The Department of Interior announced the sale of the first oil and gas leases in the Gulf of Mexico since the BP oil spill, saying it has beefed up safety standards and environmental reviews after the Deepwater Horizon disaster.
The lease sale, which takes place today, includes all the available unleased areas in the Western Gulf off the Texas coast.
It opens up 21 million acres ranging from 9-250 miles offshore, at depths of 16 feet to nearly 11,000 feet.
The GOP says the sale doesn’t go far enough – they want to see the Atlantic and Pacific coasts opened up too.
Environmental groups filed suit to cancel the sale, alleging Interior has not advanced oil spill preparedness or developed new ways to prevent spills. It’s still relying on the same faulty methods that led to the BP spill, which dumped 200 million gallons of oil into the Gulf.
Today, Bloomberg reports that the blowout preventer, which failed, causing the BP spill, still haven’t been redesigned, according to the final report of a technical panel that’s been evaluating the causes of the spill.
The agency is "continuing the same irresponsible approach that led to the BP Deepwater Horizon disaster and harm still being felt in the Gulf," says Catherine Wannamaker, senior attorney at the Southern Environmental Law Center, who represents the groups. "It’s easier for the government and oil companies to return to business as usual without considering the oil spill’s impacts on the Gulf, but it’s illegal and irresponsible."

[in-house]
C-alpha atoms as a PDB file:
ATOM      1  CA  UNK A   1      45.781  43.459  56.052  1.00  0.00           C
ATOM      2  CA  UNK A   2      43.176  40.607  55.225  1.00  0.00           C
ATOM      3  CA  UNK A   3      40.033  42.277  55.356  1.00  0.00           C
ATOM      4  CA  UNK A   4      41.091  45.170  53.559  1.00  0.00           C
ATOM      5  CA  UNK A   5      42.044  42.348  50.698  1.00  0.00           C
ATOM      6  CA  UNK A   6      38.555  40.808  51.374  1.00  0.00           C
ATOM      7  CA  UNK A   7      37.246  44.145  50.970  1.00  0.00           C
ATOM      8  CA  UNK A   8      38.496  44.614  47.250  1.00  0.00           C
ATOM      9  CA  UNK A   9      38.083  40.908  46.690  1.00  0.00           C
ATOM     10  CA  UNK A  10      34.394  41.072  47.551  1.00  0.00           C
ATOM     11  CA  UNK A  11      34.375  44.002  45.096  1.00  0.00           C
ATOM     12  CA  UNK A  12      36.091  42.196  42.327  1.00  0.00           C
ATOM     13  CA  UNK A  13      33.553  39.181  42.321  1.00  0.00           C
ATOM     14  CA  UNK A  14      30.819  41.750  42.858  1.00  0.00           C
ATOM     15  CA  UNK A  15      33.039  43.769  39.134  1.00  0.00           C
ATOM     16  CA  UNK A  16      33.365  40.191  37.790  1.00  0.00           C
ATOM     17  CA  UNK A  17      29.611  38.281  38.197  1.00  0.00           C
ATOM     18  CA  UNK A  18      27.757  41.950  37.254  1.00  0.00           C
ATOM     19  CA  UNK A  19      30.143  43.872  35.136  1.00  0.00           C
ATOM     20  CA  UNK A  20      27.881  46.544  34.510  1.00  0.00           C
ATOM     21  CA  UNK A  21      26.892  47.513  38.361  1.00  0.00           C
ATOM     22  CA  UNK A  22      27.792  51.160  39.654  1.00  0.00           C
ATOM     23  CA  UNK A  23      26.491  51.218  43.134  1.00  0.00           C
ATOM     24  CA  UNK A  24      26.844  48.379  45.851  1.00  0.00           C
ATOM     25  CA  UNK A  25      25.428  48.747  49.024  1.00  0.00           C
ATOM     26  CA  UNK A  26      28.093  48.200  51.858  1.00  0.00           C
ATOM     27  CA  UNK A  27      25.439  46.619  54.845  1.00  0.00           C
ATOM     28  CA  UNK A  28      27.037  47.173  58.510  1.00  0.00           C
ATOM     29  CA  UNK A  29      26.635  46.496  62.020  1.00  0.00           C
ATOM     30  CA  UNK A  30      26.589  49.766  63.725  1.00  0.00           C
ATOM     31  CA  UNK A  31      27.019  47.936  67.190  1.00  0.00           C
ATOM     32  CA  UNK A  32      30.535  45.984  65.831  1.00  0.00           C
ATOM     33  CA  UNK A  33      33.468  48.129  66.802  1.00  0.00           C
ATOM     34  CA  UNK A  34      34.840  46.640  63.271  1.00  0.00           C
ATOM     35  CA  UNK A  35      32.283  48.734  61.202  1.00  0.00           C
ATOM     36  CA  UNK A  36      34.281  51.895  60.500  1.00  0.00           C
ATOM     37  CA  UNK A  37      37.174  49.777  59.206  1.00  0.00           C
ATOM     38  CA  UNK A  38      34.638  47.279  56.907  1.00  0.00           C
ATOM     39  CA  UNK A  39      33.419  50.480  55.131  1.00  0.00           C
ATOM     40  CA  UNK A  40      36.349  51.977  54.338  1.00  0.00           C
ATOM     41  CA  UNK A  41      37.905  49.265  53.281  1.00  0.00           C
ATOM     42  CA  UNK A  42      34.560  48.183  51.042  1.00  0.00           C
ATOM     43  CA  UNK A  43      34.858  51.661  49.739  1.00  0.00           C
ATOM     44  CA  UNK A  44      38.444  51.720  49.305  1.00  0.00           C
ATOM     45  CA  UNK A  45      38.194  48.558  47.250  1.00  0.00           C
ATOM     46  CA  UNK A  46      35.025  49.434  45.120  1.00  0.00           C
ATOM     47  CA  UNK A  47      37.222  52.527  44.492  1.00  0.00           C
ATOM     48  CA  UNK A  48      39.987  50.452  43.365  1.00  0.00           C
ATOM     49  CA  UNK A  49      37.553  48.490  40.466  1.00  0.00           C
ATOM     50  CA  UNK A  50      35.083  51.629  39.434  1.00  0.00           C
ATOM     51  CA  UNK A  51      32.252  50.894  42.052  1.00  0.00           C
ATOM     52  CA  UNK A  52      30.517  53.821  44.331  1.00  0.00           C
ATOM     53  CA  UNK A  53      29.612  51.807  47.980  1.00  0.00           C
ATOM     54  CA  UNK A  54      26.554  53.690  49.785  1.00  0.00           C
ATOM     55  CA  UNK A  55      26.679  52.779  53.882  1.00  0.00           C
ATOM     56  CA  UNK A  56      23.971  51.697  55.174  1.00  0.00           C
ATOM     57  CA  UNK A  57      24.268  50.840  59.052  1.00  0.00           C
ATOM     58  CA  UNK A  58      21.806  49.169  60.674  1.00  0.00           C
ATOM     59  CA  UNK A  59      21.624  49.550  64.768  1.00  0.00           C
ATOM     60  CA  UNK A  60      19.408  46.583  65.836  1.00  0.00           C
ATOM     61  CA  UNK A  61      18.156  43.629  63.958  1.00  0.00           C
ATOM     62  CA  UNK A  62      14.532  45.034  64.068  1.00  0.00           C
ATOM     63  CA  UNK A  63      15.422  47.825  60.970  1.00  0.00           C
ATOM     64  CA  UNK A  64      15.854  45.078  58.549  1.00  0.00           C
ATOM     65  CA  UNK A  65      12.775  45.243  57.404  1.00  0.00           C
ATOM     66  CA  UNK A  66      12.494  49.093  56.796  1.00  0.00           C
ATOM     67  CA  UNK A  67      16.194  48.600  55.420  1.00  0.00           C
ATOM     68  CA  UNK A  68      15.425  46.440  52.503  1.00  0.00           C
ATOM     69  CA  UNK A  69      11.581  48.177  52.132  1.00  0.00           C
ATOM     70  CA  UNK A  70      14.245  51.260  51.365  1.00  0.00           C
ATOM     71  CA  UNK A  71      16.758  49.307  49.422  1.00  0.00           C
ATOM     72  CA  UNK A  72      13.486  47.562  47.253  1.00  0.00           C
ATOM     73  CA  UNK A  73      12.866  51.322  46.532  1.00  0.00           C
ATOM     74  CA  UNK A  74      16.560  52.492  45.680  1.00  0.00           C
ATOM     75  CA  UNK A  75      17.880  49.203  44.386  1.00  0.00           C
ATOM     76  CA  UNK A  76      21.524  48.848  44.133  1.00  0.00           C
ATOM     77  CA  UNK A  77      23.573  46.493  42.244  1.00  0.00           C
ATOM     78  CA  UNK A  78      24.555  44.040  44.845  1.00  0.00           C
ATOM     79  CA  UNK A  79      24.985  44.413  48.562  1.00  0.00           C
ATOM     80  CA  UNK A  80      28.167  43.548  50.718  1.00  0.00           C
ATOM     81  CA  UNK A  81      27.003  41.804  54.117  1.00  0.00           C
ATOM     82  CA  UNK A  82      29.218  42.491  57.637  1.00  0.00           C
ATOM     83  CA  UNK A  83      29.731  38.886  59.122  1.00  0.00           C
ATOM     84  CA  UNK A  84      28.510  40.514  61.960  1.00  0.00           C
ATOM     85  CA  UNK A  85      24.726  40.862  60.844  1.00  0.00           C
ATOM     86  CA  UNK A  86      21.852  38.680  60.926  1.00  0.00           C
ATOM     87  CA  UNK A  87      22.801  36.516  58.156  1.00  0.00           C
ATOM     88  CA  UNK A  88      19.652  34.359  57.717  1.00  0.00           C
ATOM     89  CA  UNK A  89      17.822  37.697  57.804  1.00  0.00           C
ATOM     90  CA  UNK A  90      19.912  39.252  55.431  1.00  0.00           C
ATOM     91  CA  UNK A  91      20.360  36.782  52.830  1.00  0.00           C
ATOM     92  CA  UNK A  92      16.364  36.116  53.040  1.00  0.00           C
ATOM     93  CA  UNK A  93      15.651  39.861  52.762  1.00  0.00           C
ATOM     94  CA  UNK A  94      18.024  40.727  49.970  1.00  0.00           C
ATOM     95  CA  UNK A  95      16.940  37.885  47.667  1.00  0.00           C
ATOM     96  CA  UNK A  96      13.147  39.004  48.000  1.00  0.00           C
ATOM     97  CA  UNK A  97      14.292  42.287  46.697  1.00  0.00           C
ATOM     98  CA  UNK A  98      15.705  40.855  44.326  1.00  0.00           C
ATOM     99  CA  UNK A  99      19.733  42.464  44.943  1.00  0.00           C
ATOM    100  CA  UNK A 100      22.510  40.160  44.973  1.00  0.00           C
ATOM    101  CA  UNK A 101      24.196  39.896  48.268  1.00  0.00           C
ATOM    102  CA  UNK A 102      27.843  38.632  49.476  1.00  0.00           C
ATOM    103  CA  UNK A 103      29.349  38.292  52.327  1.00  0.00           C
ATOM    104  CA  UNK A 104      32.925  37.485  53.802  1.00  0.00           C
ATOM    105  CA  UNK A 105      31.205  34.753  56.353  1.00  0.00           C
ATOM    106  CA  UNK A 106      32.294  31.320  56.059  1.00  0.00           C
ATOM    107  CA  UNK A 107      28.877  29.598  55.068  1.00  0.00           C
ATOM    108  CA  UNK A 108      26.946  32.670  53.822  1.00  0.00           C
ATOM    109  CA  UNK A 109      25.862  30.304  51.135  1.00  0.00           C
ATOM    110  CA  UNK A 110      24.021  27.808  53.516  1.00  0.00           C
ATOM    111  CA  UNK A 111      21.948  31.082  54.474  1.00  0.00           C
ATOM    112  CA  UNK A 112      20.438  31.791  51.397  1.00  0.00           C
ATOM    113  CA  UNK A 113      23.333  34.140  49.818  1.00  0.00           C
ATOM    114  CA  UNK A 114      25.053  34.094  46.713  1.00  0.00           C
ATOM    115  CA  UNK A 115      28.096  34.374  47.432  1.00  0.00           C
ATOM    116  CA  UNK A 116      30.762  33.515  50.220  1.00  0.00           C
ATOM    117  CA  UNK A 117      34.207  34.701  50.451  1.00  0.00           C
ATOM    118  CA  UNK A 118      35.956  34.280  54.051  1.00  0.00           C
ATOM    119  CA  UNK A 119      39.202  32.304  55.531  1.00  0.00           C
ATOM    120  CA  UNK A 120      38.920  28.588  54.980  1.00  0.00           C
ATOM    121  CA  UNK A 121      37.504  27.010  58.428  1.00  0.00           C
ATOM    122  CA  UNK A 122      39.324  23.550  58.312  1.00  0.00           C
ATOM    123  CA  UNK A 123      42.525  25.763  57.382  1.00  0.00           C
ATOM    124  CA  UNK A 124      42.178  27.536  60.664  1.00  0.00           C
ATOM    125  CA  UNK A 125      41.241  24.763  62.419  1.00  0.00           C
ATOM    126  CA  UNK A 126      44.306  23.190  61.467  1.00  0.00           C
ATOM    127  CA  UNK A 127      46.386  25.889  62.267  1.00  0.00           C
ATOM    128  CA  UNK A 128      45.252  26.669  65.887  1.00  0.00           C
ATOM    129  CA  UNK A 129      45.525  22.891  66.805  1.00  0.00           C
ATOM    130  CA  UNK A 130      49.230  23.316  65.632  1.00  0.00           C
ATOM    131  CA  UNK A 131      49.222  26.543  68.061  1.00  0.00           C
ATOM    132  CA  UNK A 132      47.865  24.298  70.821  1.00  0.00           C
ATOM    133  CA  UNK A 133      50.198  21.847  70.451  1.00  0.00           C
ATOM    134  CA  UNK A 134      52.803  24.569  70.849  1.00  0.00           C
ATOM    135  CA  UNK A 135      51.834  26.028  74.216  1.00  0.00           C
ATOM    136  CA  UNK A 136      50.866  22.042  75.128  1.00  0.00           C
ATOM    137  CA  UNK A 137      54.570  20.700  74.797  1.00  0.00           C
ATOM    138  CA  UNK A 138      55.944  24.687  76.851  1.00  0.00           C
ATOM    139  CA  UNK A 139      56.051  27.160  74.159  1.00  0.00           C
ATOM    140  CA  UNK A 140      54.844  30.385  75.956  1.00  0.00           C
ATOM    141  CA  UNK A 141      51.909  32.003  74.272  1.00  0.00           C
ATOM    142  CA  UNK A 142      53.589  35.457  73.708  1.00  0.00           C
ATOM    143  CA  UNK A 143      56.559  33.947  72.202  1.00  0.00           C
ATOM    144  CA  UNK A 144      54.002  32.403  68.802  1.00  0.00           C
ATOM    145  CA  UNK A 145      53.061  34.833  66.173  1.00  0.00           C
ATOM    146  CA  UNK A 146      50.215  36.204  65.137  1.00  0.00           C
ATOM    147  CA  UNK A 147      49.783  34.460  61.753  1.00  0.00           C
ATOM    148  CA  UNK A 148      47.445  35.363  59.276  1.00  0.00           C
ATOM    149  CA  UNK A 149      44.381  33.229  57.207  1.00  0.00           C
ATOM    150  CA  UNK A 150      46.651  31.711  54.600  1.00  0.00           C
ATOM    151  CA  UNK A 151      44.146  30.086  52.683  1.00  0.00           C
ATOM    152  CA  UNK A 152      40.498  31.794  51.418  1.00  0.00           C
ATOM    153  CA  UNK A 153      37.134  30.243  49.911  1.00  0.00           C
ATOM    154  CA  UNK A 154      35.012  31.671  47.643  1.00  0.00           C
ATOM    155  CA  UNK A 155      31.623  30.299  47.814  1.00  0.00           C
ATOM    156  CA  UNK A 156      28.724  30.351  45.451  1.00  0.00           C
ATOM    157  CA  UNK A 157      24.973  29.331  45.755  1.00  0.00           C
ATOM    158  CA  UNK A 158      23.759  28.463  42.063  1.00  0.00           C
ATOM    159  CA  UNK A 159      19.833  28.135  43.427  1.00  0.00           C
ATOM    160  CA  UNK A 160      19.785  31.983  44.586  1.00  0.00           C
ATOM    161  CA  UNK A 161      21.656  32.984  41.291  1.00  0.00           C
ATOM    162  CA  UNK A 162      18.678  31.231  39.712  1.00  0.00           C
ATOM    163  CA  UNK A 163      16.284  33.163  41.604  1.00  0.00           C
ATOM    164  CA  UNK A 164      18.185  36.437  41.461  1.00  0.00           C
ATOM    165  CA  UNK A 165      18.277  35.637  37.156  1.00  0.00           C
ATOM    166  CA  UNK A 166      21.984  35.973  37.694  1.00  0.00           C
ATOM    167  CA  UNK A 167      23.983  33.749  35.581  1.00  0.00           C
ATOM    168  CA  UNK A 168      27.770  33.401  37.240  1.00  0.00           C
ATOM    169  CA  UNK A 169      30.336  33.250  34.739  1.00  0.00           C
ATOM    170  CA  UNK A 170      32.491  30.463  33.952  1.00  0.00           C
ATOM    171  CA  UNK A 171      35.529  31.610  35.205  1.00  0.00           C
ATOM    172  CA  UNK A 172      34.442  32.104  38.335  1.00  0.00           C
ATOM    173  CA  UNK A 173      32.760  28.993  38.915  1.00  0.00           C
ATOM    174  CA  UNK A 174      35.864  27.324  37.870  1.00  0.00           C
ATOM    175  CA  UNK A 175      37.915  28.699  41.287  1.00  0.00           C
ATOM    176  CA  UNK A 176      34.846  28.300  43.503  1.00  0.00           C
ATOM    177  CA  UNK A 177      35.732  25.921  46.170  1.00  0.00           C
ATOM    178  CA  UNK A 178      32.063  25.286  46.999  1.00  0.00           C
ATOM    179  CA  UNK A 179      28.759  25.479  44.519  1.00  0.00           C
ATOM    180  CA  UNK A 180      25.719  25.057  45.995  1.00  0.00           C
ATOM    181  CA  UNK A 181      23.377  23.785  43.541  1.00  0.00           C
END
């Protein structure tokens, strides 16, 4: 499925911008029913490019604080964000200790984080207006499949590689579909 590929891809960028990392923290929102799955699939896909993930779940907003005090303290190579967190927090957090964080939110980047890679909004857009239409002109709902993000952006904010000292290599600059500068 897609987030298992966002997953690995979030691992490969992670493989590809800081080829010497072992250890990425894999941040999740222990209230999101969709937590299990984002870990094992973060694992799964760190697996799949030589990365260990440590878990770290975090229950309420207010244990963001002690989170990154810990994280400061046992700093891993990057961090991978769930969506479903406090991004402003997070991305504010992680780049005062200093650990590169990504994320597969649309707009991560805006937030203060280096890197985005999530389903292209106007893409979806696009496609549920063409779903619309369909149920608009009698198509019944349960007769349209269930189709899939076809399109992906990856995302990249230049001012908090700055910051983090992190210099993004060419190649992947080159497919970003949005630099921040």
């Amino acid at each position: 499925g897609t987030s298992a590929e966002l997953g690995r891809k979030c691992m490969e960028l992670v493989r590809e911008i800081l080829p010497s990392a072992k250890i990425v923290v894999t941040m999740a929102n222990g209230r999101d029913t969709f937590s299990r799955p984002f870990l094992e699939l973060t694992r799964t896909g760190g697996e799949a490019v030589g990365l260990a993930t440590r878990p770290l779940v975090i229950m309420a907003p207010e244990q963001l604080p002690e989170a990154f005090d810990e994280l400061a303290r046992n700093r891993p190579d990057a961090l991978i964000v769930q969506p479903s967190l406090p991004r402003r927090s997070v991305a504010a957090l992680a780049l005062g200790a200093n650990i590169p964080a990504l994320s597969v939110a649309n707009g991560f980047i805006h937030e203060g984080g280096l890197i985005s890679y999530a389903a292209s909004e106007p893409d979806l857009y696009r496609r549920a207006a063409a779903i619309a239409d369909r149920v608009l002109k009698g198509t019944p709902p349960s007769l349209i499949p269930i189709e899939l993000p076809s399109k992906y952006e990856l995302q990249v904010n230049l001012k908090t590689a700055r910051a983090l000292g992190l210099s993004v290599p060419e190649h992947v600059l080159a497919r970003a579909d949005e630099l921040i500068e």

"The spill’s impacts on endangered and commercially important species must be considered," says Jacqueline Savitz, senior campaign director for Oceana. "We are suing the Department of the Interior to force it to protect wildlife and ultimately, the fishing, recreation and tourism industries, rather than just selling out to Big Oil."
"The federal government is failing to learn from one of the most environmentally and economically destructive incidents in U.S. history," says David Pettit, senior attorney with NRDC. "Fresh oil from the Macondo well continues to wash ashore nearly two years later, and the government is being negligent by issuing leases to drill now and drill deeper without ensuring all necessary precautions."
The Southern Environmental Law Center filed the complaint today on behalf of Oceana, Defenders of Wildlife, Natural Resources Defense Council (NRDC) and the Center for Biological Diversity.
The U.S. is producing more oil than seen since 2003 could be a net exporter this year for the first time 62 years, reports the International Energy Agency. Emerging markets are soaking up demand while the US is using less oil than we’re producing.
Exports rose to a record 920,000 barrels a day in September, according to the Department of Energy, and will grow another 1.5 million barrels a day by 2022 as output grows, cars become more efficient in the U.S. and demand rises in Latin America, Ed Morse, head of commodity research at Citigroup Global Markets, told Bloomberg.
Read more about US oil exports: